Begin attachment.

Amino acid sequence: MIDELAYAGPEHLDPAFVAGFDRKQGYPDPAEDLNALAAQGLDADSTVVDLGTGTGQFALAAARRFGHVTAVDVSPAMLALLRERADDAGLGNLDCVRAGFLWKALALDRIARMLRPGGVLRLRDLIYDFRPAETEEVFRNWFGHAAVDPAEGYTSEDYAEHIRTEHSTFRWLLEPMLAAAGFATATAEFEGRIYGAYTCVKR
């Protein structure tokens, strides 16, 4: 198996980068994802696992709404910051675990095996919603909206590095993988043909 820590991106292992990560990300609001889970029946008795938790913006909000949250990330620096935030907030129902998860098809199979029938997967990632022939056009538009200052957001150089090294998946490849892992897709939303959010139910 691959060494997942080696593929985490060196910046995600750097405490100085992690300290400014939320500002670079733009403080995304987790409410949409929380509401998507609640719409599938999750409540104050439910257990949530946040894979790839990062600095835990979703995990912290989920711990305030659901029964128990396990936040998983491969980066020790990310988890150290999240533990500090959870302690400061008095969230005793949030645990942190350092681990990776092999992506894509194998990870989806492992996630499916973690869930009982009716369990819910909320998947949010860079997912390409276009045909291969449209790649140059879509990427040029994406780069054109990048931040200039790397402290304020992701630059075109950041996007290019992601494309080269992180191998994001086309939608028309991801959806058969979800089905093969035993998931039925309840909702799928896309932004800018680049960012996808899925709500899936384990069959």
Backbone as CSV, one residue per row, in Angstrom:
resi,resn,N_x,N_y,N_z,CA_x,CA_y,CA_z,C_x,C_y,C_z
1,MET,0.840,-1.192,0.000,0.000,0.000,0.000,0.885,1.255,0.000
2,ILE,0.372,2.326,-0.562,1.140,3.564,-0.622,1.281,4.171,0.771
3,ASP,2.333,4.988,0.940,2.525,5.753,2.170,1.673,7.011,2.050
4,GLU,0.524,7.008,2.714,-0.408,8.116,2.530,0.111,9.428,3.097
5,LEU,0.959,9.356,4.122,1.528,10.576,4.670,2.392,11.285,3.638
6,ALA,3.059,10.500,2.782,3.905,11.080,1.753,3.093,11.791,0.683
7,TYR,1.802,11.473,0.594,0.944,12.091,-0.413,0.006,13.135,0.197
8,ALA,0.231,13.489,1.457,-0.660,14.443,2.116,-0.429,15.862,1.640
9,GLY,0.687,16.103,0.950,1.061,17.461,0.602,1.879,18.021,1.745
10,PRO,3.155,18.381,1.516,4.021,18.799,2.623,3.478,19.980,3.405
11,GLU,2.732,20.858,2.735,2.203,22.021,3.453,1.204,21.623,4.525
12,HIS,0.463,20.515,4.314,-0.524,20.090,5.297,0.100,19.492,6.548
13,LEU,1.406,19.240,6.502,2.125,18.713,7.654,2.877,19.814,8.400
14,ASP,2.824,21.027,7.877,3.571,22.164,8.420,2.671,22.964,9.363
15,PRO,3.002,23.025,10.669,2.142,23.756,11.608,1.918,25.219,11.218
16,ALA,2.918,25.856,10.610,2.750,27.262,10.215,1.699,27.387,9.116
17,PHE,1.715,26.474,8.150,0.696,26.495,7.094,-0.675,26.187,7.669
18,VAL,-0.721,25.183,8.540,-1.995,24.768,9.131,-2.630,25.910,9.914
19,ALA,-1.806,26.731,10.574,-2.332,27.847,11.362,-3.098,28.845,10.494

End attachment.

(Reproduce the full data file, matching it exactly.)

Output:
Amino acid sequence: MIDELAYAGPEHLDPAFVAGFDRKQGYPDPAEDLNALAAQGLDADSTVVDLGTGTGQFALAAARRFGHVTAVDVSPAMLALLRERADDAGLGNLDCVRAGFLWKALALDRIARMLRPGGVLRLRDLIYDFRPAETEEVFRNWFGHAAVDPAEGYTSEDYAEHIRTEHSTFRWLLEPMLAAAGFATATAEFEGRIYGAYTCVKR
């Protein structure tokens, strides 16, 4: 198996980068994802696992709404910051675990095996919603909206590095993988043909 820590991106292992990560990300609001889970029946008795938790913006909000949250990330620096935030907030129902998860098809199979029938997967990632022939056009538009200052957001150089090294998946490849892992897709939303959010139910 691959060494997942080696593929985490060196910046995600750097405490100085992690300290400014939320500002670079733009403080995304987790409410949409929380509401998507609640719409599938999750409540104050439910257990949530946040894979790839990062600095835990979703995990912290989920711990305030659901029964128990396990936040998983491969980066020790990310988890150290999240533990500090959870302690400061008095969230005793949030645990942190350092681990990776092999992506894509194998990870989806492992996630499916973690869930009982009716369990819910909320998947949010860079997912390409276009045909291969449209790649140059879509990427040029994406780069054109990048931040200039790397402290304020992701630059075109950041996007290019992601494309080269992180191998994001086309939608028309991801959806058969979800089905093969035993998931039925309840909702799928896309932004800018680049960012996808899925709500899936384990069959």
Backbone as CSV, one residue per row, in Angstrom:
resi,resn,N_x,N_y,N_z,CA_x,CA_y,CA_z,C_x,C_y,C_z
1,MET,0.840,-1.192,0.000,0.000,0.000,0.000,0.885,1.255,0.000
2,ILE,0.372,2.326,-0.562,1.140,3.564,-0.622,1.281,4.171,0.771
3,ASP,2.333,4.988,0.940,2.525,5.753,2.170,1.673,7.011,2.050
4,GLU,0.524,7.008,2.714,-0.408,8.116,2.530,0.111,9.428,3.097
5,LEU,0.959,9.356,4.122,1.528,10.576,4.670,2.392,11.285,3.638
6,ALA,3.059,10.500,2.782,3.905,11.080,1.753,3.093,11.791,0.683
7,TYR,1.802,11.473,0.594,0.944,12.091,-0.413,0.006,13.135,0.197
8,ALA,0.231,13.489,1.457,-0.660,14.443,2.116,-0.429,15.862,1.640
9,GLY,0.687,16.103,0.950,1.061,17.461,0.602,1.879,18.021,1.745
10,PRO,3.155,18.381,1.516,4.021,18.799,2.623,3.478,19.980,3.405
11,GLU,2.732,20.858,2.735,2.203,22.021,3.453,1.204,21.623,4.525
12,HIS,0.463,20.515,4.314,-0.524,20.090,5.297,0.100,19.492,6.548
13,LEU,1.406,19.240,6.502,2.125,18.713,7.654,2.877,19.814,8.400
14,ASP,2.824,21.027,7.877,3.571,22.164,8.420,2.671,22.964,9.363
15,PRO,3.002,23.025,10.669,2.142,23.756,11.608,1.918,25.219,11.218
16,ALA,2.918,25.856,10.610,2.750,27.262,10.215,1.699,27.387,9.116
17,PHE,1.715,26.474,8.150,0.696,26.495,7.094,-0.675,26.187,7.669
18,VAL,-0.721,25.183,8.540,-1.995,24.768,9.131,-2.630,25.910,9.914
19,ALA,-1.806,26.731,10.574,-2.332,27.847,11.362,-3.098,28.845,10.494